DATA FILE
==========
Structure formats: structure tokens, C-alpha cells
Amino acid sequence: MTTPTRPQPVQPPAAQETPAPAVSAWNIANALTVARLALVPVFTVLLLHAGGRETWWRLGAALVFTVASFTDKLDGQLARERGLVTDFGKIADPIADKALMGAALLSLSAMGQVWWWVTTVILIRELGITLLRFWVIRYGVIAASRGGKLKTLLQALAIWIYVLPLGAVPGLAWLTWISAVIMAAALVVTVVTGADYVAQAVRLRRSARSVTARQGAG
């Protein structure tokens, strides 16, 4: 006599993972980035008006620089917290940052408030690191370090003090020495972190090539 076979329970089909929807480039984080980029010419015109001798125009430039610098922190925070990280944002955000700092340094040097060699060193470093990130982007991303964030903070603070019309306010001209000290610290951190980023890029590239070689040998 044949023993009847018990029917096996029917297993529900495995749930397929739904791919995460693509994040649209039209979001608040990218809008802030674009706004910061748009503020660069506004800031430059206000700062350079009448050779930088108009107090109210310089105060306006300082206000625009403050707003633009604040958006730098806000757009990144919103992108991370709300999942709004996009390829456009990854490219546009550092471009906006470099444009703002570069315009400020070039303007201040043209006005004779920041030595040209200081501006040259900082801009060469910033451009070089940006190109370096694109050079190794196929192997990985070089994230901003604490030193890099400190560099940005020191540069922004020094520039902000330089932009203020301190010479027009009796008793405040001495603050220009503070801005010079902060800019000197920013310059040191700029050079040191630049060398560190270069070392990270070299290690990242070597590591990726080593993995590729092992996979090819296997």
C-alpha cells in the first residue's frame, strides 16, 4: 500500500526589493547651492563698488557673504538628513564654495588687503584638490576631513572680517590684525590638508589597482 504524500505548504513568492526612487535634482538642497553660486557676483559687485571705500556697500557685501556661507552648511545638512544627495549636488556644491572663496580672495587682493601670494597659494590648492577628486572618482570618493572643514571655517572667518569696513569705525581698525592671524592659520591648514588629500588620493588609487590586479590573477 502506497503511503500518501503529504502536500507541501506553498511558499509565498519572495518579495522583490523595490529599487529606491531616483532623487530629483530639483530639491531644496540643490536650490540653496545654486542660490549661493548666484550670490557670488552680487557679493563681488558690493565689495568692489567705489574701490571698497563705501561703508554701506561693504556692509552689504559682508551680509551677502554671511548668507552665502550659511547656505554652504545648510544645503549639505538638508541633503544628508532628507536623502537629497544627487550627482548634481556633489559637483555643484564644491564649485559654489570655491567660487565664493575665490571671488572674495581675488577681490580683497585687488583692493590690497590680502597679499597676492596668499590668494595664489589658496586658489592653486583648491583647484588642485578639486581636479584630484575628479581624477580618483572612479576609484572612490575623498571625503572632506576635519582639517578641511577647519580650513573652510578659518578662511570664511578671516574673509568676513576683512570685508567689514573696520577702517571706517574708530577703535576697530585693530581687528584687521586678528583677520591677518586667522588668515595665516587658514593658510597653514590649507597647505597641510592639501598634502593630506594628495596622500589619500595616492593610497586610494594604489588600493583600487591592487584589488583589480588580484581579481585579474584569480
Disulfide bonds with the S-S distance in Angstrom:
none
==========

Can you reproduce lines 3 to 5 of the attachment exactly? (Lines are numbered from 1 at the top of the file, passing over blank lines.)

């Protein structure tokens, strides 16, 4: 006599993972980035008006620089917290940052408030690191370090003090020495972190090539 076979329970089909929807480039984080980029010419015109001798125009430039610098922190925070990280944002955000700092340094040097060699060193470093990130982007991303964030903070603070019309306010001209000290610290951190980023890029590239070689040998 044949023993009847018990029917096996029917297993529900495995749930397929739904791919995460693509994040649209039209979001608040990218809008802030674009706004910061748009503020660069506004800031430059206000700062350079009448050779930088108009107090109210310089105060306006300082206000625009403050707003633009604040958006730098806000757009990144919103992108991370709300999942709004996009390829456009990854490219546009550092471009906006470099444009703002570069315009400020070039303007201040043209006005004779920041030595040209200081501006040259900082801009060469910033451009070089940006190109370096694109050079190794196929192997990985070089994230901003604490030193890099400190560099940005020191540069922004020094520039902000330089932009203020301190010479027009009796008793405040001495603050220009503070801005010079902060800019000197920013310059040191700029050079040191630049060398560190270069070392990270070299290690990242070597590591990726080593993995590729092992996979090819296997």
C-alpha cells in the first residue's frame, strides 16, 4: 500500500526589493547651492563698488557673504538628513564654495588687503584638490576631513572680517590684525590638508589597482 504524500505548504513568492526612487535634482538642497553660486557676483559687485571705500556697500557685501556661507552648511545638512544627495549636488556644491572663496580672495587682493601670494597659494590648492577628486572618482570618493572643514571655517572667518569696513569705525581698525592671524592659520591648514588629500588620493588609487590586479590573477 502506497503511503500518501503529504502536500507541501506553498511558499509565498519572495518579495522583490523595490529599487529606491531616483532623487530629483530639483530639491531644496540643490536650490540653496545654486542660490549661493548666484550670490557670488552680487557679493563681488558690493565689495568692489567705489574701490571698497563705501561703508554701506561693504556692509552689504559682508551680509551677502554671511548668507552665502550659511547656505554652504545648510544645503549639505538638508541633503544628508532628507536623502537629497544627487550627482548634481556633489559637483555643484564644491564649485559654489570655491567660487565664493575665490571671488572674495581675488577681490580683497585687488583692493590690497590680502597679499597676492596668499590668494595664489589658496586658489592653486583648491583647484588642485578639486581636479584630484575628479581624477580618483572612479576609484572612490575623498571625503572632506576635519582639517578641511577647519580650513573652510578659518578662511570664511578671516574673509568676513576683512570685508567689514573696520577702517571706517574708530577703535576697530585693530581687528584687521586678528583677520591677518586667522588668515595665516587658514593658510597653514590649507597647505597641510592639501598634502593630506594628495596622500589619500595616492593610497586610494594604489588600493583600487591592487584589488583589480588580484581579481585579474584569480
Disulfide bonds with the S-S distance in Angstrom: